Intel has given a sneak peek of 11th generation gaming processors, codenamed Rocket Lake
Intel has just confirmed that its 11th Gen desktop processors, codenamed Rocket Lake, will go into orbit in Q1 2021. That means we’ll get new Intel Gaming CPUs before the end of March to take over. expected from the new AMD Ryzen 5000 series processors to be announced this week.
So yes, the timing of Intel’s announcement, added to the end of a Medium blog post by Intel’s John Bonini, is surely not a coincidence for its post on the eve of a big AMD presentation. Bonini is the director of Intel Client Group Desktop, Workstation and Gaming, and has one of the longest titles in the company.
The advancement at Rocket Lake also signals that it will be the first Intel desktop platform to support PCI Express 4.0 connectivity. While AMD’s RX 5000 series graphics cards and now Nvidia’s RTX 30 series GPUs support PCIe 4.0, it doesn’t really make a huge difference in gaming performance. But having a platform that supports the new tier of storage will be a huge plus for Intel’s next-gen gaming setups.
The blog post is titled: Intel’s Commitment to Gaming and a Sneak Peek of Intel Technology to Come, which is why Bonini specifically refers to Rocket Lake as a chip that will be “another great gaming processor.”
But, aside from announcing the 11th Gen desktop launch window and its PCIe 4.0 support, that’s all the sneak peek says, although I hope we hear more soon. Especially given how much the gaming CPU landscape could be about to change with the launch of the next-gen AMD Zen 3 processors.
What will the Intel Rocket Lake be like?
Intel Rocket Lake will be another 14nm chip, but it is expected to launch with a different CPU core architecture at its heart. Whether it’s a backport of the 10nm Willow Cove or Sunny Cove designs, we’re still not entirely sure, it could even be a hybrid of the two advanced architectures.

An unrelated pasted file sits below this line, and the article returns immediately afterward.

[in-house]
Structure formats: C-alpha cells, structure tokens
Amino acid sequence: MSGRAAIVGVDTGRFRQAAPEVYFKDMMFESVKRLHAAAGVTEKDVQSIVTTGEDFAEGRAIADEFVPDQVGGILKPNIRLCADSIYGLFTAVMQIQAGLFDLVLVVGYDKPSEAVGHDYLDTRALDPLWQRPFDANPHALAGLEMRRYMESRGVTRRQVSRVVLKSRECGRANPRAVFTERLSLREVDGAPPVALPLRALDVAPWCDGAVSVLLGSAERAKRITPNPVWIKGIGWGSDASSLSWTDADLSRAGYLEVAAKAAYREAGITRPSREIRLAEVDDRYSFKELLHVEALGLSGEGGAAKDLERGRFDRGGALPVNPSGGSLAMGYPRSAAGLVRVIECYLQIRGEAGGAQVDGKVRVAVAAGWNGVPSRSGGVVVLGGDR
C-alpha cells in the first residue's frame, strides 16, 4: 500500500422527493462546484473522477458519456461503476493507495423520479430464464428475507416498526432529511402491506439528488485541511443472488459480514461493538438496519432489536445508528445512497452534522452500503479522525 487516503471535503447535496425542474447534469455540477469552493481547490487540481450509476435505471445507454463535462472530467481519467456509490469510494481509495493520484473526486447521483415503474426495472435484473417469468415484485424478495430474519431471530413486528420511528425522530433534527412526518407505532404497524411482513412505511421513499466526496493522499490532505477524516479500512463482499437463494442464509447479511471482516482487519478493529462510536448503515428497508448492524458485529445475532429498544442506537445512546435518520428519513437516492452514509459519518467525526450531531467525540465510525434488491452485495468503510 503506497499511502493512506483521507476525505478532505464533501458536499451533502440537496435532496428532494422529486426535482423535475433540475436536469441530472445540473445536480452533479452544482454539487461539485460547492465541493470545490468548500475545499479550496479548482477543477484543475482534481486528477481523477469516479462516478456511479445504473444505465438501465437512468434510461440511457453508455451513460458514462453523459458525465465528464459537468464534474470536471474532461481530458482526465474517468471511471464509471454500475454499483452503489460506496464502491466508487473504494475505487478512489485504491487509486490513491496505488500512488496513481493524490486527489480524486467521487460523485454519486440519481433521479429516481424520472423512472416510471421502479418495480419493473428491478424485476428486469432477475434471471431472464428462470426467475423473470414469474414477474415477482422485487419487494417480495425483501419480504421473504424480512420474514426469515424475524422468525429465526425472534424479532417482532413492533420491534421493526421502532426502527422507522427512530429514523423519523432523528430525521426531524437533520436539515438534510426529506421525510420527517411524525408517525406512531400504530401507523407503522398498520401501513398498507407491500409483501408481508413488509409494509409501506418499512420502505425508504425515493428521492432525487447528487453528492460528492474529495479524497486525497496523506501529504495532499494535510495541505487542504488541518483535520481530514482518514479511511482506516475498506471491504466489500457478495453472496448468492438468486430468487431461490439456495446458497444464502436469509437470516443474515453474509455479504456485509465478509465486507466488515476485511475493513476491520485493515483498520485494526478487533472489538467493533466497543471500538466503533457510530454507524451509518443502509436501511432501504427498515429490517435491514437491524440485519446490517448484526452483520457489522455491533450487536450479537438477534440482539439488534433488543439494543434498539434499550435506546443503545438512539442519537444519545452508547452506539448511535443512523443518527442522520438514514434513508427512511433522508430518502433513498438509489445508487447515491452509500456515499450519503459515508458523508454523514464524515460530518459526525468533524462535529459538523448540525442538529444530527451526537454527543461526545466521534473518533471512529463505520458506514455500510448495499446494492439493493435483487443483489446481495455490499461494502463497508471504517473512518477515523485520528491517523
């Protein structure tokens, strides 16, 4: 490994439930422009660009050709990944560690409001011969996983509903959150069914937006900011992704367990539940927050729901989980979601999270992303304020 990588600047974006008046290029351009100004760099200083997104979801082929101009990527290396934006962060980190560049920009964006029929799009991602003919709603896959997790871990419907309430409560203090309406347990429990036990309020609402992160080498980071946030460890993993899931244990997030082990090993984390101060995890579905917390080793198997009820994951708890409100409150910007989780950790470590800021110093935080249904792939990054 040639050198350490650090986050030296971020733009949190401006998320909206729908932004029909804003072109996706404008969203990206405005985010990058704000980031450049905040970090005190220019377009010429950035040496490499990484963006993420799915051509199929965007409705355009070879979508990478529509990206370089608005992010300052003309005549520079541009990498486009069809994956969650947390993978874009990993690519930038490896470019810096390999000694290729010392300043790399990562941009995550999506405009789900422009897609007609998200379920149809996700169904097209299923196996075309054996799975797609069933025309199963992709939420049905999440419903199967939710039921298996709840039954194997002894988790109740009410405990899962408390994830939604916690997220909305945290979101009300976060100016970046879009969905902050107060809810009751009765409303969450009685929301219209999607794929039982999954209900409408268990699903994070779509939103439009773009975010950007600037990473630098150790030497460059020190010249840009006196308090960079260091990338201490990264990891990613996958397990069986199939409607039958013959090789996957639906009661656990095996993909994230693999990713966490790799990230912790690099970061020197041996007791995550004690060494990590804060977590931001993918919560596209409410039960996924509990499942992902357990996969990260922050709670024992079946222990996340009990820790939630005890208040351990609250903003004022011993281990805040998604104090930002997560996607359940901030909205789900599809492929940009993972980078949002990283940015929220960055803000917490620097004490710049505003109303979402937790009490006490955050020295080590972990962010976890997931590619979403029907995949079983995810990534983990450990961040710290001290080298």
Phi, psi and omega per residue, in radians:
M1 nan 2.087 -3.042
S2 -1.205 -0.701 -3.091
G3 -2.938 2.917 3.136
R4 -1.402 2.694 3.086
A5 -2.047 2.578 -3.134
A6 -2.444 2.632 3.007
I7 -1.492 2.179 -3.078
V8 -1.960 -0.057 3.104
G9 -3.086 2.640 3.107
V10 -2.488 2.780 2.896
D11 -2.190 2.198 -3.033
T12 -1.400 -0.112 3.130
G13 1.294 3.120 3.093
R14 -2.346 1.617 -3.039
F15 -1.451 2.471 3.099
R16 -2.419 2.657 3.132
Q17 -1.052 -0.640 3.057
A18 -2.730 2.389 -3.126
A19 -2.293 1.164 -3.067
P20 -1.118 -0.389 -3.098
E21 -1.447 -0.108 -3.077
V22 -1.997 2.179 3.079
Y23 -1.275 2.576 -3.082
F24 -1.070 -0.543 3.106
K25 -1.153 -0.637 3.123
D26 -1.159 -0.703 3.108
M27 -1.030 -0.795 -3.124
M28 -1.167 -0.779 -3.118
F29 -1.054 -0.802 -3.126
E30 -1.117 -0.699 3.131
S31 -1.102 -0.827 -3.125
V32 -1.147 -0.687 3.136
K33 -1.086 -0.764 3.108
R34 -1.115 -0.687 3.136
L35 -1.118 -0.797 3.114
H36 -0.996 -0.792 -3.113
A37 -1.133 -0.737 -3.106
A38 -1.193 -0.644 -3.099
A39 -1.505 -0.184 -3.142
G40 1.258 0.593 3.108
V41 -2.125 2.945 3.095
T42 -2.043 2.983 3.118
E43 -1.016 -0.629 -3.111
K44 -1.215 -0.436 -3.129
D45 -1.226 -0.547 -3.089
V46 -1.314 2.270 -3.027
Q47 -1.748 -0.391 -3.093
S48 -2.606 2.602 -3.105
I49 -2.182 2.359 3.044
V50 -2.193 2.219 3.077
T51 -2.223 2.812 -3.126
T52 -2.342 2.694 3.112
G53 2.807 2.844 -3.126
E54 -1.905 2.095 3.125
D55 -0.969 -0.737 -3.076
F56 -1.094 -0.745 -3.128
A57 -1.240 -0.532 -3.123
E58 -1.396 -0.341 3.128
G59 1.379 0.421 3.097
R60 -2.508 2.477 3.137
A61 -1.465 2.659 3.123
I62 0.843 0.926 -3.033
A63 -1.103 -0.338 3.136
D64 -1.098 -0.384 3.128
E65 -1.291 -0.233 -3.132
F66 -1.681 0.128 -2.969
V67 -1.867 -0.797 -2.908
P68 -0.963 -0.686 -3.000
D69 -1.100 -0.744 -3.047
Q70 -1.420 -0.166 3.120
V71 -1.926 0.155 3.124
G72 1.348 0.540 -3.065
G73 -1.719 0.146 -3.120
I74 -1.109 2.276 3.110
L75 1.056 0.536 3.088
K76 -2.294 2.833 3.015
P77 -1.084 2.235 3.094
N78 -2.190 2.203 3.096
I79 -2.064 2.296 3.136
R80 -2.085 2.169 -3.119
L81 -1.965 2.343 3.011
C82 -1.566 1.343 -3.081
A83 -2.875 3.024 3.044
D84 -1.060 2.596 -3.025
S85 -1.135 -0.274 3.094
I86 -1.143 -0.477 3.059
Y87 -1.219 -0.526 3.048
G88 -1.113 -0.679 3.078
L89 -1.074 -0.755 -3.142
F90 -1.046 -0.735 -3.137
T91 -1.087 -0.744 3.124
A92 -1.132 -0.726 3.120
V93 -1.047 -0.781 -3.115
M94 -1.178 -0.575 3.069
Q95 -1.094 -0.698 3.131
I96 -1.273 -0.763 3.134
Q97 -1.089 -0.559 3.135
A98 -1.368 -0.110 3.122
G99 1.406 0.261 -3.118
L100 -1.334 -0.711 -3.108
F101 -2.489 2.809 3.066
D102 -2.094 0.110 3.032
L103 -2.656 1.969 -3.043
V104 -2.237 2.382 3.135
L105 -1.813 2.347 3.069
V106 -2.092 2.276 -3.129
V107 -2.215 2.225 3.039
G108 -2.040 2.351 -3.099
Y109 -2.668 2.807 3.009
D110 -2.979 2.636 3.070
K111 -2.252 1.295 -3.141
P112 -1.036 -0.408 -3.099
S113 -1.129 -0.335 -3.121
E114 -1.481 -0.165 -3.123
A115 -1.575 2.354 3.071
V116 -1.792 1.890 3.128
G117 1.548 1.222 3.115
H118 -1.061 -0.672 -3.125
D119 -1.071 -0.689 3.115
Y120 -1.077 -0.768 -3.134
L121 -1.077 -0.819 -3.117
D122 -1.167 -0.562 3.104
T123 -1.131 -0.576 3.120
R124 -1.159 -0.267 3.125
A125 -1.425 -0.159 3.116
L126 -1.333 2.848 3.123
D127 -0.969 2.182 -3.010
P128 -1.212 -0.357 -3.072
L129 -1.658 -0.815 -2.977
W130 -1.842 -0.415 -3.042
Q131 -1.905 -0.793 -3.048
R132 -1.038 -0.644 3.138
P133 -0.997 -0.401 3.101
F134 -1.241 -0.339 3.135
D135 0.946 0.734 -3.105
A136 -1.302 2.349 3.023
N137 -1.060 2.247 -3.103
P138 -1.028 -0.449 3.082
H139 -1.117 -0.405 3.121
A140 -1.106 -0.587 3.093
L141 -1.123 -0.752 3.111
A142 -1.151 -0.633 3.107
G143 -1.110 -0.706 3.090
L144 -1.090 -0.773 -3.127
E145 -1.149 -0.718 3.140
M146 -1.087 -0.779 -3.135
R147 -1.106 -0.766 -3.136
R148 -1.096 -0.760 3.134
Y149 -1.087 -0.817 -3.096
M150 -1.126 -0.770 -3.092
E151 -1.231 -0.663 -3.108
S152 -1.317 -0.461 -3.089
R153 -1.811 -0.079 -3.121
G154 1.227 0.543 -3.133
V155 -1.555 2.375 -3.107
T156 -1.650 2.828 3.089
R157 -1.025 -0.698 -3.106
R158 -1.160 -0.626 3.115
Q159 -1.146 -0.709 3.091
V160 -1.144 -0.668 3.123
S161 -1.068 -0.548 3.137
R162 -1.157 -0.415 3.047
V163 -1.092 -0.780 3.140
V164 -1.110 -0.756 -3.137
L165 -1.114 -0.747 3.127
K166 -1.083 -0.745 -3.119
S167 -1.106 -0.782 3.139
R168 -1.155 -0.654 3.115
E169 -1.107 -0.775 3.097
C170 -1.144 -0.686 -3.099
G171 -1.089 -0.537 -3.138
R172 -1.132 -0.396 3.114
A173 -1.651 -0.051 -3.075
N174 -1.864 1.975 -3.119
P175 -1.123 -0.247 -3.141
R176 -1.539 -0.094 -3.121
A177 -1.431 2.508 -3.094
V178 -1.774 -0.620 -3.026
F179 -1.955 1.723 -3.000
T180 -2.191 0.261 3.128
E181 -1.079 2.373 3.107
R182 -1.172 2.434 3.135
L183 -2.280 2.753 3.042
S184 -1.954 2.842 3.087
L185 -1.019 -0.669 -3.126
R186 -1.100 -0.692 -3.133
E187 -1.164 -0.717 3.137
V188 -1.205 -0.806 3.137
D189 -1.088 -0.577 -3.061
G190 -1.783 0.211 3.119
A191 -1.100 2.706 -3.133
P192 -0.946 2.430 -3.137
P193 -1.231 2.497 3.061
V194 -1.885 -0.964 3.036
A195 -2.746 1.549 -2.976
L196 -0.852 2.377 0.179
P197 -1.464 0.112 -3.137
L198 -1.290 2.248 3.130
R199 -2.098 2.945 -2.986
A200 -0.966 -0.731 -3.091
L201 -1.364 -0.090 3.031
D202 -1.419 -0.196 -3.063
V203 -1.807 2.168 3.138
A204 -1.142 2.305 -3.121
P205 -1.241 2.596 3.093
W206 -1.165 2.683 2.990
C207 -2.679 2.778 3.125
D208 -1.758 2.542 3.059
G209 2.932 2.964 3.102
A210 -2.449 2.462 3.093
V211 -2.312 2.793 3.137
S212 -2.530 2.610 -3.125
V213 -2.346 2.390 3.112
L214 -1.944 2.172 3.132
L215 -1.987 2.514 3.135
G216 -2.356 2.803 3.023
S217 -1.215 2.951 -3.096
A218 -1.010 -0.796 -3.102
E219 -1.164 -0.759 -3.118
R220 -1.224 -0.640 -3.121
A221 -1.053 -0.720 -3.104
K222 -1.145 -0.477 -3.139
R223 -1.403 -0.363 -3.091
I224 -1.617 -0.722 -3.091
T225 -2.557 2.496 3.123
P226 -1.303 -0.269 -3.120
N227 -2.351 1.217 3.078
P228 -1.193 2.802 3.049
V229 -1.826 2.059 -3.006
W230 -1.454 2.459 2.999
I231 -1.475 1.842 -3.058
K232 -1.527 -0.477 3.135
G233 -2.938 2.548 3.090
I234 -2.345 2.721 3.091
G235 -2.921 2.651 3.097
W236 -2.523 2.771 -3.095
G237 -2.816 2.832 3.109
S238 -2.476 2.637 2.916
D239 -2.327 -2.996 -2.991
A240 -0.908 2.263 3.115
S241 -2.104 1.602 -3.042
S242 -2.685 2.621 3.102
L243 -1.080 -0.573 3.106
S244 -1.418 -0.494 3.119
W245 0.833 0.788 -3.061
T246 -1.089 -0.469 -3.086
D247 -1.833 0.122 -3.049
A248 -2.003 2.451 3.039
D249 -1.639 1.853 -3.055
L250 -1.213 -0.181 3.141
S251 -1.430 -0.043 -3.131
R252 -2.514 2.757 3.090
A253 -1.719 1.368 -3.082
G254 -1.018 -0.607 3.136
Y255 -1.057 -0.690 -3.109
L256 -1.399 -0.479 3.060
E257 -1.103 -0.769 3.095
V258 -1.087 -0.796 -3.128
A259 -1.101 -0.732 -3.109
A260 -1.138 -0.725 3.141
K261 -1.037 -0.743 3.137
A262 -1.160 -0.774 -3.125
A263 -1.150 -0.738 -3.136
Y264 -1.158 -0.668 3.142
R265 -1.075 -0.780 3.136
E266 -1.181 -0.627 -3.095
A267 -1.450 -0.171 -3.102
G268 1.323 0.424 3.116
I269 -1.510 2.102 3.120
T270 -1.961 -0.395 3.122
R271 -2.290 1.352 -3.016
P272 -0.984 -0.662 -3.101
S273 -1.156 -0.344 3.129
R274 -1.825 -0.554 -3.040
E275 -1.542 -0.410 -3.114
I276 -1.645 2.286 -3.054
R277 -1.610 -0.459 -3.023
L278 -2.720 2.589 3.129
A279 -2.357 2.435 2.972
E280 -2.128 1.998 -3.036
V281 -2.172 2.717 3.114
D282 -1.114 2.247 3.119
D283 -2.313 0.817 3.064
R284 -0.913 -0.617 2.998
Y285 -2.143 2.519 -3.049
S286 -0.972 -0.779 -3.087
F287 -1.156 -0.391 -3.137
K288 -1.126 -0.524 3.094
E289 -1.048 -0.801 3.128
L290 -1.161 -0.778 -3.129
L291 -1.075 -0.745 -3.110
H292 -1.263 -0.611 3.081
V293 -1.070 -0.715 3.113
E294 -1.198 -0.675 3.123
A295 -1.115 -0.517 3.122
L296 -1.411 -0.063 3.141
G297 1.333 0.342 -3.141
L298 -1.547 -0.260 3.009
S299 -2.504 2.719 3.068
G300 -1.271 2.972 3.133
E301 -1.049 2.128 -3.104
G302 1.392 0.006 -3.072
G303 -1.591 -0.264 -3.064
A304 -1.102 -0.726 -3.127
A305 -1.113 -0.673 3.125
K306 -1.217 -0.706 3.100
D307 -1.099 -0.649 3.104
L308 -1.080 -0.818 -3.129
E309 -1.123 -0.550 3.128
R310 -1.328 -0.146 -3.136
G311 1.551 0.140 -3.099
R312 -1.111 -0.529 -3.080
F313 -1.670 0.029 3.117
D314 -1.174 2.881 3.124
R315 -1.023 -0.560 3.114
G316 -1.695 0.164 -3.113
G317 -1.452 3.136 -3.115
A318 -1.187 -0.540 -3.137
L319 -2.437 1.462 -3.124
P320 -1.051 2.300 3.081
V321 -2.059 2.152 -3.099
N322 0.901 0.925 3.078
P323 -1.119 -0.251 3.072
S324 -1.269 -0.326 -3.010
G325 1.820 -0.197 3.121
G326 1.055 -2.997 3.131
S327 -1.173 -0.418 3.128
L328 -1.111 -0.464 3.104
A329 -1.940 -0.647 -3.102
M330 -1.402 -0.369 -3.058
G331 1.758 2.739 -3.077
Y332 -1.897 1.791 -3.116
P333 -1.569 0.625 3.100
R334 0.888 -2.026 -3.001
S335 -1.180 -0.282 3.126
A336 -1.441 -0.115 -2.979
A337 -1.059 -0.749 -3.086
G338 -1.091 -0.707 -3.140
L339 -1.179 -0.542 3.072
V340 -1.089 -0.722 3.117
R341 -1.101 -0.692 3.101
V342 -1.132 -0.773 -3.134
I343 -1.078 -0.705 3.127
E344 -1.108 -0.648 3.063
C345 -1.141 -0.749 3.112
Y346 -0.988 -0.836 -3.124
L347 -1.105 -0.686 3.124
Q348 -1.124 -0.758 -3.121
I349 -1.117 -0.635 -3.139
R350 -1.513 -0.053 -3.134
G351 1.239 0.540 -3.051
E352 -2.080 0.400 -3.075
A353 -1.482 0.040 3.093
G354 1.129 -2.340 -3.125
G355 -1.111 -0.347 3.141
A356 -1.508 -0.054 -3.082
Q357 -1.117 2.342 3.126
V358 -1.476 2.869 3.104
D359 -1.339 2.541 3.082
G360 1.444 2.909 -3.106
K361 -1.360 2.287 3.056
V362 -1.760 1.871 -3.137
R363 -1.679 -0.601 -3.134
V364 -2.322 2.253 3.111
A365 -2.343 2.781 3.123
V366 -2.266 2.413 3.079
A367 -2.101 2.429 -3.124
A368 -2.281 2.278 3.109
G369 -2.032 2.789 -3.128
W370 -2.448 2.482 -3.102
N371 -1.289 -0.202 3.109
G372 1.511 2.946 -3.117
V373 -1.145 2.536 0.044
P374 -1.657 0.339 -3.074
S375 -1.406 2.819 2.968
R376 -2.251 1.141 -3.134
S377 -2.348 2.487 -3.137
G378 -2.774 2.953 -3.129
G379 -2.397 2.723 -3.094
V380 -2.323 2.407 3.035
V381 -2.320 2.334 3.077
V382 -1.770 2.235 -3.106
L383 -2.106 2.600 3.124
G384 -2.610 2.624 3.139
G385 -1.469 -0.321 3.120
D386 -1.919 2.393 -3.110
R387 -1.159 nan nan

But either way, it should guarantee an increase in terms of instructions per clock (IPC) compared to current Comet Lake chips. That could be key, as the new Zen 3-based AMD Ryzen 5000 series CPUs are said to have a much higher IPC than the last-gen Zen 2 processors … and that could mean the red team could surpass Intel’s historic leadership in gaming performance. for the first time in a loooong time.
If you bought the Comet Lake line recently, or had your hopes pinned on acquiring an Intel CPU during Amazon Prime Day or Black Friday, then Rocket Lake might make you think again. Although it must be said that the Z490 motherboard platform should be capable of supporting 11th Gen Intel chips, and some even have pseudo PCIe 4.0 support built in as well.
However, this announcement may give you doubts about choosing a Core i9 10900K or Core i7 10700K, even if the upcoming AMD Ryzen 5000 series hadn’t already done so.
An early 2021 launch of the Rocket Lake processors would also tie in with the launch of the 10nm Alder Lake CPUs late next year. Those are potentially more exciting processors, with Intel’s first 32-thread, 16-core chips coming to the desktop with a revolutionary, controversial, and courageous new architectural design.